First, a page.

That may have been the case in the old days, before women were allowed to vote or own property. It may have been the case in the old days, when a man was the breadwinner and the woman’s role — which wasn’t even considered the job it is — centered around the home and family. It may have been the case in the old days, when a woman’s main goal in life was to find and marry a man and bear his children.

But that’s not how it is today. Not with me, anyway.

I think about all the inconveniences associated with a name change. All the paperwork for new license, passport, credit cards, bank accounts. It doesn’t seem fair that this should all fall on the wife.

And what happens when a woman divorces and just wants to forget her first husband and marriage? Kind of hard to forget a man when you still carry around his name.

I also think about how difficult it is to get back in touch with the women I’ve known throughout my life. If they’re married, they’ve likely taken their husband’s names. I don’t know their husbands. How can I find them on Facebook or Twitter?

And yes, I am aware of the rare instances when a husband takes his wife’s name. In every instance I’ve heard of it, the man’s name is so horrible that anything would be better. (“With a name like Smuckers…”)

Although I’m kind of bugged by my aunt’s error, I can’t fault her for it. She doesn’t know any better. She’s old school, she naturally assumed I’d take my husband’s name in place of my own. I never told her or anyone else that I wouldn’t.

I didn’t see a need to.

Taming My Skeptical Side

And how a podcast helps guide me.

As a skeptic, I’m not likely to believe any outrageous claims without solid proof. Unfortunately, I’m surrounded by people with all kinds of weird beliefs.

I have friends and relatives who believe in things such as ghosts, astrology, psychic power, homeopathy, magnetic therapy, crystal power, and other tested yet unproven concepts. Over the years, as I’ve learned more and more about how unproven these ideas are, I’ve wanted to share my insight to “enlighten” these people in my life. All I’ve faced, however, is frustration. They cannot let go of these beliefs — even enough to see how “proofs” can be faked.

Strained Relationships

One example of this is psychic power. I know people who watch John Edward on television and visit psychics and swear that they’re proof of real psychic power. Yet it’s pretty obvious to me that all these “psychics” are doing is using cold or even hot reading techniques and relying on human nature to remember the “hits” and forget the “misses.” I try to convince these people that what they’re seeing is a scam, but they don’t believe me. In the end, frustrated and disappointed, I feel a great loss. My inability to reconcile my knowledge with their conflicting belief causes me to lose my connection with them. I can’t see them the same way anymore. It puts a huge dent in our relationship.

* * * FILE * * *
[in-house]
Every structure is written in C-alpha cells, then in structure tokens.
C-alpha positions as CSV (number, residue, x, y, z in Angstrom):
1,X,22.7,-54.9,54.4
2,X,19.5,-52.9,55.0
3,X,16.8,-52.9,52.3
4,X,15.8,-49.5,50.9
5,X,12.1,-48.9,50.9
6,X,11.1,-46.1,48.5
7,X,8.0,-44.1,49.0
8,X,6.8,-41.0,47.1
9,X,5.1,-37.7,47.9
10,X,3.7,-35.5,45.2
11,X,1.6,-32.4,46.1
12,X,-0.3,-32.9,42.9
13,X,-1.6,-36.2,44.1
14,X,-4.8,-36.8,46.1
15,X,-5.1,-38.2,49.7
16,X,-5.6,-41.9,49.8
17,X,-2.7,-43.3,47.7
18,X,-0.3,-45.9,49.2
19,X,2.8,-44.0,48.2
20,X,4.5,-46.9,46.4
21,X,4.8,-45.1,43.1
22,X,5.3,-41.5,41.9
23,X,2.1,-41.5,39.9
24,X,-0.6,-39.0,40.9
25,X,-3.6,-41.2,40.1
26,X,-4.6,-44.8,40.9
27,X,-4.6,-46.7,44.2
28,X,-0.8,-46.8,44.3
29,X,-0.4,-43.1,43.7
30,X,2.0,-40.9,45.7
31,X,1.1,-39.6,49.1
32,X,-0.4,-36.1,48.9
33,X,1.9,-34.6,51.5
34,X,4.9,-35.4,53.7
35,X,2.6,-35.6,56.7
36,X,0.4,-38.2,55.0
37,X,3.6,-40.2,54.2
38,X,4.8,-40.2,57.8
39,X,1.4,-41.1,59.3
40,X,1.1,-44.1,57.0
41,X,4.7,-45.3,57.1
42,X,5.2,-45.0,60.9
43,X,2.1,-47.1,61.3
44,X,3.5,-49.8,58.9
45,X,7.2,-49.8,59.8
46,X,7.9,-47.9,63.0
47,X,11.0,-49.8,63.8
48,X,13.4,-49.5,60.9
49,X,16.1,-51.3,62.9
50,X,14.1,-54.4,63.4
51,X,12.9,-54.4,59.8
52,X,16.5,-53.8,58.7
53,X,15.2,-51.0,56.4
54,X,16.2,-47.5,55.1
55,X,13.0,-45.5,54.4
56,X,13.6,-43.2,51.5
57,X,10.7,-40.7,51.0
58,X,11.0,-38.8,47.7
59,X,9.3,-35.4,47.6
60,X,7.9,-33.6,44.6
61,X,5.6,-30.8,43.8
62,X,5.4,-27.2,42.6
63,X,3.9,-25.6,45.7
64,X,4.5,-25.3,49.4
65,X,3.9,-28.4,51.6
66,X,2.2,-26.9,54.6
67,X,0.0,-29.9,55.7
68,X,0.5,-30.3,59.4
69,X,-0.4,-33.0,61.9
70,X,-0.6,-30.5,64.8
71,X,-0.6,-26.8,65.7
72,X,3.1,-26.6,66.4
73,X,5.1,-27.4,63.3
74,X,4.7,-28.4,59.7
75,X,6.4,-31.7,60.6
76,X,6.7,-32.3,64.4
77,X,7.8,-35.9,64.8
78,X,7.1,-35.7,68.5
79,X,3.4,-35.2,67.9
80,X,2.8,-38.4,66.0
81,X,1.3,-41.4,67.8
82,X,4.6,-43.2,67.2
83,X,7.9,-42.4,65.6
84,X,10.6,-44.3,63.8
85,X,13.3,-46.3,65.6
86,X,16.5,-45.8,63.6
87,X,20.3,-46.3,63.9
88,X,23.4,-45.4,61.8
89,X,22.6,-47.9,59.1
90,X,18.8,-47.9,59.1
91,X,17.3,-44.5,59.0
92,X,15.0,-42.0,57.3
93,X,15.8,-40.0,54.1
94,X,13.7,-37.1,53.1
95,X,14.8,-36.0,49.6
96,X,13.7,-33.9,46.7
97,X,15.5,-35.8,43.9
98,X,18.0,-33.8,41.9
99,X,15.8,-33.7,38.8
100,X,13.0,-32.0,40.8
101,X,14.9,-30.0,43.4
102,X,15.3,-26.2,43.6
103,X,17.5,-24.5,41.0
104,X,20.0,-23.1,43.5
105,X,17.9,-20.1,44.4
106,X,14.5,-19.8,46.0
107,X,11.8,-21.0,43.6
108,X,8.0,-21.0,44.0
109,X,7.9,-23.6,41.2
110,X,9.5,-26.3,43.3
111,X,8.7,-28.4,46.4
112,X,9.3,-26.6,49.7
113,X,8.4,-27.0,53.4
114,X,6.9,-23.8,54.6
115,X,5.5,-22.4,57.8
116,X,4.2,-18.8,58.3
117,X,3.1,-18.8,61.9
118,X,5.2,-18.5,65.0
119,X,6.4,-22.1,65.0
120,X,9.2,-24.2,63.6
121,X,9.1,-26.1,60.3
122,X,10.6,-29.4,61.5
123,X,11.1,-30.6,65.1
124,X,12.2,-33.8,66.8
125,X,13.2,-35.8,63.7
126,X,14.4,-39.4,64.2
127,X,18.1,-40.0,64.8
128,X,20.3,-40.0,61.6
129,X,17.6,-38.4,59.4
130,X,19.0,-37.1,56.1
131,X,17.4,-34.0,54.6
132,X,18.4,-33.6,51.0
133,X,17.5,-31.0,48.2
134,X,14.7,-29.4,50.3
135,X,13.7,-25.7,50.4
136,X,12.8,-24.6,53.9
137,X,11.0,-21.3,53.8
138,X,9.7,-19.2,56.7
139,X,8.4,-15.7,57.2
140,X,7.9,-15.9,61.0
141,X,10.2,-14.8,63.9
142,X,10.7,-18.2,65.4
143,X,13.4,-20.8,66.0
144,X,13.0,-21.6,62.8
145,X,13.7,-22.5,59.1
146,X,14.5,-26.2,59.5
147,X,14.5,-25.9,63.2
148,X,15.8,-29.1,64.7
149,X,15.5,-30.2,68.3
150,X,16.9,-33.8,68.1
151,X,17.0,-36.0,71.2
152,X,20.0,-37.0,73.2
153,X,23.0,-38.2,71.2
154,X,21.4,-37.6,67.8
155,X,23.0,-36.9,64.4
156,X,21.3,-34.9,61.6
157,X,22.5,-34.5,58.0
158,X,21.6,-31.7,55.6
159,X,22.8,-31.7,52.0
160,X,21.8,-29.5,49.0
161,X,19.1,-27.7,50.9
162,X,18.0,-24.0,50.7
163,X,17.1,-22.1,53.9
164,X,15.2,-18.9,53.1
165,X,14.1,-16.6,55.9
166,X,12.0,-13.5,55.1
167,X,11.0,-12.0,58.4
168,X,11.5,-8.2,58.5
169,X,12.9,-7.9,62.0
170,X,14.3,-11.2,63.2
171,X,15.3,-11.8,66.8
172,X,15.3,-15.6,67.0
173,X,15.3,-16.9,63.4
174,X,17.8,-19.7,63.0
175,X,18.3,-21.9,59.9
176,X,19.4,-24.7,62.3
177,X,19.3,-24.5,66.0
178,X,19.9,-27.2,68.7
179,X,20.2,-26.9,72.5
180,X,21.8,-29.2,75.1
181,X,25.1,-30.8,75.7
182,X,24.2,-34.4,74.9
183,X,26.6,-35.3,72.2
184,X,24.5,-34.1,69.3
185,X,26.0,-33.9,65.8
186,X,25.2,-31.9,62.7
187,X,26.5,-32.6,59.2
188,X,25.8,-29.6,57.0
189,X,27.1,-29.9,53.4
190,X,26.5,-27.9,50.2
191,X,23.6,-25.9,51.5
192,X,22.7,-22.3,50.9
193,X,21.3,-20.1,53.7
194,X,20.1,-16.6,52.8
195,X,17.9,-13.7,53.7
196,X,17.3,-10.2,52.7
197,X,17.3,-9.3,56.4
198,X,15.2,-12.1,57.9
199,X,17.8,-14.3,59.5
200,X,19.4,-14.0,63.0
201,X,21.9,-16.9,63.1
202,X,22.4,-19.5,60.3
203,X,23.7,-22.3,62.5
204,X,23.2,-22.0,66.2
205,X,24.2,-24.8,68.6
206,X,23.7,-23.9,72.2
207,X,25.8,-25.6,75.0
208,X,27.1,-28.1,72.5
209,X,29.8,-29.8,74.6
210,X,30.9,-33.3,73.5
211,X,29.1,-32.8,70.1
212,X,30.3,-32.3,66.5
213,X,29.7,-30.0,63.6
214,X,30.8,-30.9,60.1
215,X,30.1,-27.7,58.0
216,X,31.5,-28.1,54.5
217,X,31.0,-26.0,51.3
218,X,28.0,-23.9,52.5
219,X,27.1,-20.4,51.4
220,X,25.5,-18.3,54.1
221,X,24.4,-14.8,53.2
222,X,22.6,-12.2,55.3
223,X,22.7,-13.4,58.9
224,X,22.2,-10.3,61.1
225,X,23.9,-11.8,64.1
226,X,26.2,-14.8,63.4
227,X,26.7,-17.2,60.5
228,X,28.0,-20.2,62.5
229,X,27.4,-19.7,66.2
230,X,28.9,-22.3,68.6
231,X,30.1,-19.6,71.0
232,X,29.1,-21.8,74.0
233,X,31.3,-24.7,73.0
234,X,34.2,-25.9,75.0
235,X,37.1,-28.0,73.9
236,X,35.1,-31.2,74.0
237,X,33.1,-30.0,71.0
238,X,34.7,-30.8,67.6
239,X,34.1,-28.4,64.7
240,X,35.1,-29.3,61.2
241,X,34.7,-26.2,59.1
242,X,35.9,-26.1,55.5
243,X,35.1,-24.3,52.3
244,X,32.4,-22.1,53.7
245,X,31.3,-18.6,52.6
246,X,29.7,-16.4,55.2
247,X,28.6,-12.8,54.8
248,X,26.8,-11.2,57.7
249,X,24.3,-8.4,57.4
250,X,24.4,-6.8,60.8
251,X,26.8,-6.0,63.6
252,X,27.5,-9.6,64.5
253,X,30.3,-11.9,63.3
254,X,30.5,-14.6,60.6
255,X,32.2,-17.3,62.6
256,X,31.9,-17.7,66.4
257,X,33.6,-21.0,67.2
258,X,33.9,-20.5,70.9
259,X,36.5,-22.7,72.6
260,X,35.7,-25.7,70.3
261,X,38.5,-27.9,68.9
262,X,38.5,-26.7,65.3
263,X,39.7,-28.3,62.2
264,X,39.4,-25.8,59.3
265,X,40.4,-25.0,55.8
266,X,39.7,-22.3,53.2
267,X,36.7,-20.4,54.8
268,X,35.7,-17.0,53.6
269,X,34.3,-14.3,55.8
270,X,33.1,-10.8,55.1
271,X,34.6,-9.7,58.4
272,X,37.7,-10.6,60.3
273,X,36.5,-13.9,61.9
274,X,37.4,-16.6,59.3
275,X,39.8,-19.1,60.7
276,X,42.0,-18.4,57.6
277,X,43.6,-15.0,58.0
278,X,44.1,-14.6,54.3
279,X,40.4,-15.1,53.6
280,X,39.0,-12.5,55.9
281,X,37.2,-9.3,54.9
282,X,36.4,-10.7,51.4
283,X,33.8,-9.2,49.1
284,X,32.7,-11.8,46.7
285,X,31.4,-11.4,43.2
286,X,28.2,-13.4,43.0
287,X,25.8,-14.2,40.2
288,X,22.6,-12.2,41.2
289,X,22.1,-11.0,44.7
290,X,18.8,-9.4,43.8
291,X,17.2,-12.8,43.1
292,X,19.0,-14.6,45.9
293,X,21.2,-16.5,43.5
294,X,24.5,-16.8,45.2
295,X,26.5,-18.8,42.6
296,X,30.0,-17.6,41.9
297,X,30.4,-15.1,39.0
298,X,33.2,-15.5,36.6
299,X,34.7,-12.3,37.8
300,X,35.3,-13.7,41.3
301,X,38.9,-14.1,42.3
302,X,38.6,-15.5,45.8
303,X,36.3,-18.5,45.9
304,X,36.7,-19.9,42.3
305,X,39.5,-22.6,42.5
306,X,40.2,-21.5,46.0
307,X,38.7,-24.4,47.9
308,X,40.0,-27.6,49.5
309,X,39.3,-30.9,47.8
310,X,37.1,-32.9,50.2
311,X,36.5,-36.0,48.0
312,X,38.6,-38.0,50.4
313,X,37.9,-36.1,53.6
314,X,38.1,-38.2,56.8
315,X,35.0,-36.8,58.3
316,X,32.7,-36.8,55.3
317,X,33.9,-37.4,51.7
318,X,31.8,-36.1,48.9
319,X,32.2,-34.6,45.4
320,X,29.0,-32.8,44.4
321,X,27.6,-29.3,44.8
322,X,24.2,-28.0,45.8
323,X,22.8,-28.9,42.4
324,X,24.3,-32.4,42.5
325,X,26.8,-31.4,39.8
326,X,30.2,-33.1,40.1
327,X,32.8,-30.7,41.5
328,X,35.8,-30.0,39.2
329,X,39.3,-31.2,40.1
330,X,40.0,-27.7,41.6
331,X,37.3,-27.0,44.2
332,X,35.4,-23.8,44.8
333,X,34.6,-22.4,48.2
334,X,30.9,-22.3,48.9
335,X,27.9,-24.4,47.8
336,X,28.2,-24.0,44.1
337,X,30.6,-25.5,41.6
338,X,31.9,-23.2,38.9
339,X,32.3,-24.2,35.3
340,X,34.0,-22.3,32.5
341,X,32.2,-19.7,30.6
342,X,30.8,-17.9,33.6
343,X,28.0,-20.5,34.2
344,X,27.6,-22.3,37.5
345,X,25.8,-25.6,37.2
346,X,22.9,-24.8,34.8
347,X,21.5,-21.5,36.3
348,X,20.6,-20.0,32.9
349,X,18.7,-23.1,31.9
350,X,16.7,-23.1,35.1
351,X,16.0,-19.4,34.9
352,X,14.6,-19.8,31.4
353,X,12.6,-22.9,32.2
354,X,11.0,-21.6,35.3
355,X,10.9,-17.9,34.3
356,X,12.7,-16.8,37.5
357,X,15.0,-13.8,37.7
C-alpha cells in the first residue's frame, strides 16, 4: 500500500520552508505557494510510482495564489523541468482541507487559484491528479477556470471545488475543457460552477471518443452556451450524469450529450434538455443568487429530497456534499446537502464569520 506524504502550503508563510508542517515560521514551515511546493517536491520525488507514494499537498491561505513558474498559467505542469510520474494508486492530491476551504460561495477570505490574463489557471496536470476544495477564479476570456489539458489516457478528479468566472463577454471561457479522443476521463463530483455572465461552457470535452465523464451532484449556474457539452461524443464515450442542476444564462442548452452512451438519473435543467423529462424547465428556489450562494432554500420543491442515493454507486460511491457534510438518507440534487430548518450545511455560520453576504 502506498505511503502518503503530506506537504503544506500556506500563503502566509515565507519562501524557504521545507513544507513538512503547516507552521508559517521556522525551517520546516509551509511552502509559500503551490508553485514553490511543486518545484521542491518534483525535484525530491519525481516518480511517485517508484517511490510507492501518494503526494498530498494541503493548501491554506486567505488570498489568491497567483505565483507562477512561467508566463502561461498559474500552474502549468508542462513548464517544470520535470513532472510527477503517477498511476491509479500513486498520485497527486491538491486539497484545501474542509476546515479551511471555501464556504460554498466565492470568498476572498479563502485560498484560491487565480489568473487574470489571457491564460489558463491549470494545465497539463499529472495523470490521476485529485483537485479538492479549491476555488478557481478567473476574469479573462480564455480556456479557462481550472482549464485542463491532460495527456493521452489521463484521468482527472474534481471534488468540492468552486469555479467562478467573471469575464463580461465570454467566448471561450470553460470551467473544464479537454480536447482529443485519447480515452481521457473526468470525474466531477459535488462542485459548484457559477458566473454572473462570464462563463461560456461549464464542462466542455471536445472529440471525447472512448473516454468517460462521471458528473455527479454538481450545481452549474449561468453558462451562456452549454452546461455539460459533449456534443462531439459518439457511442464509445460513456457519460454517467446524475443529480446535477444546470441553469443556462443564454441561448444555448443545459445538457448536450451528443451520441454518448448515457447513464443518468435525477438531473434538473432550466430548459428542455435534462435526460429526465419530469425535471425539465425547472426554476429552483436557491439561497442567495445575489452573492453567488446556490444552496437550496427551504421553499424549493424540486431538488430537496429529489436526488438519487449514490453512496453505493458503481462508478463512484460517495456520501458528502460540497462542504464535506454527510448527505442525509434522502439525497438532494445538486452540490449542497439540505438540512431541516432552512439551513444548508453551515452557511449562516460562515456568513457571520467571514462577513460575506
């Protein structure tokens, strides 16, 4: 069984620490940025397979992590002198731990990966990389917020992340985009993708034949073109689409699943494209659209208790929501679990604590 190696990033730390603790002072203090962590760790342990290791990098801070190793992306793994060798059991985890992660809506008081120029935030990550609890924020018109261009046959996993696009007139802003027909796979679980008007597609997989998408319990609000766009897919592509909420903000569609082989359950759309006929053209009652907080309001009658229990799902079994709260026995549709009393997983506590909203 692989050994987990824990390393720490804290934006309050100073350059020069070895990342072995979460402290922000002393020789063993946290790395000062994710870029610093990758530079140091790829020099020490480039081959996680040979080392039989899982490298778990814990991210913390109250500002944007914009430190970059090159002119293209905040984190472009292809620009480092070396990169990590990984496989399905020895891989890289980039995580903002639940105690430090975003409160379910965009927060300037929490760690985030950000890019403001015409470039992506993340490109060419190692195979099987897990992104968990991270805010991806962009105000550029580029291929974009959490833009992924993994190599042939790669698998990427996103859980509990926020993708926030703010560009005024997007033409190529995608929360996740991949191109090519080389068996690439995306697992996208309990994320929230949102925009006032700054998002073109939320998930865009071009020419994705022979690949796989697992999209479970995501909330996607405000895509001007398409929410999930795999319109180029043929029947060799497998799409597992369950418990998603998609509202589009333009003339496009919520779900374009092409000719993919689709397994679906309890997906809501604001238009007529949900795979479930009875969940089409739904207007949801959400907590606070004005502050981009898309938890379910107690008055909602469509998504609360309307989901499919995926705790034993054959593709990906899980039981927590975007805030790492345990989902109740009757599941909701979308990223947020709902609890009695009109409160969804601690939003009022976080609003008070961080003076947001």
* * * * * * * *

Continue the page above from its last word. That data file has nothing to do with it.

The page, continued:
In the end, I simply begin avoiding the person with the wacky beliefs.

I should clarify here. There are a lot of things people believe in that I don’t. For example, God. I’m an atheist, but I understand why people believe in God and how it helps them in their daily life. If we don’t discuss it, their belief does not affect my relationship with them. The same goes for any other relatively harmless belief that they have but generally keep to themselves.

It’s only when a wacky belief becomes a regular conversation point that I start to back off. Some people want to “convert,” me, to make me a believer, too. But they’re unable to provide the proof I need to believe. I’m unable to convince them to look at things from my point of view. We’re deadlocked. If this becomes an issue each time we’re together, I’d rather just avoid them.

And yes, I realize that “wacky” is a strong and possibly derogatory term. But from my point of view, many of these beliefs are just that: wacky.

Realistic Expectations, Curiosity, and Caution

Actually SpeakingEnter the Actually Speaking podcast. This is a different kind of podcast for skeptics. Instead of preaching to the choir by providing us with the facts and scientific evidence we need to understand the reality of unproven beliefs, Actually Speaking helps us deal with non-skeptics in a way that won’t ruin our relationships. Podcaster Mike Meraz offers advice, not facts. And the advice is, on the whole, very good.

Want an example? Well, the frustration I feel when dealing with the wacky beliefs of my friends and family members is a perfect example of how my skepticism can damage my relationships with these people. My reaction — to just back off — isn’t doing anyone any good. Mike suggests, in Episode 2, to develop realistic expectations for discussing conflicting beliefs. My goal should not be to convince people that I’m right and they’re wrong but to try to guide them to the point of Episode 3, curiosity and caution. After all, does it really matter what they believe? Isn’t it more important that they consider looking at their beliefs from other points of view and not get hurt by decisions made based on faulty beliefs? (For example, using homeopathy to cure a real problem rather than visiting a physician and getting real medicine.)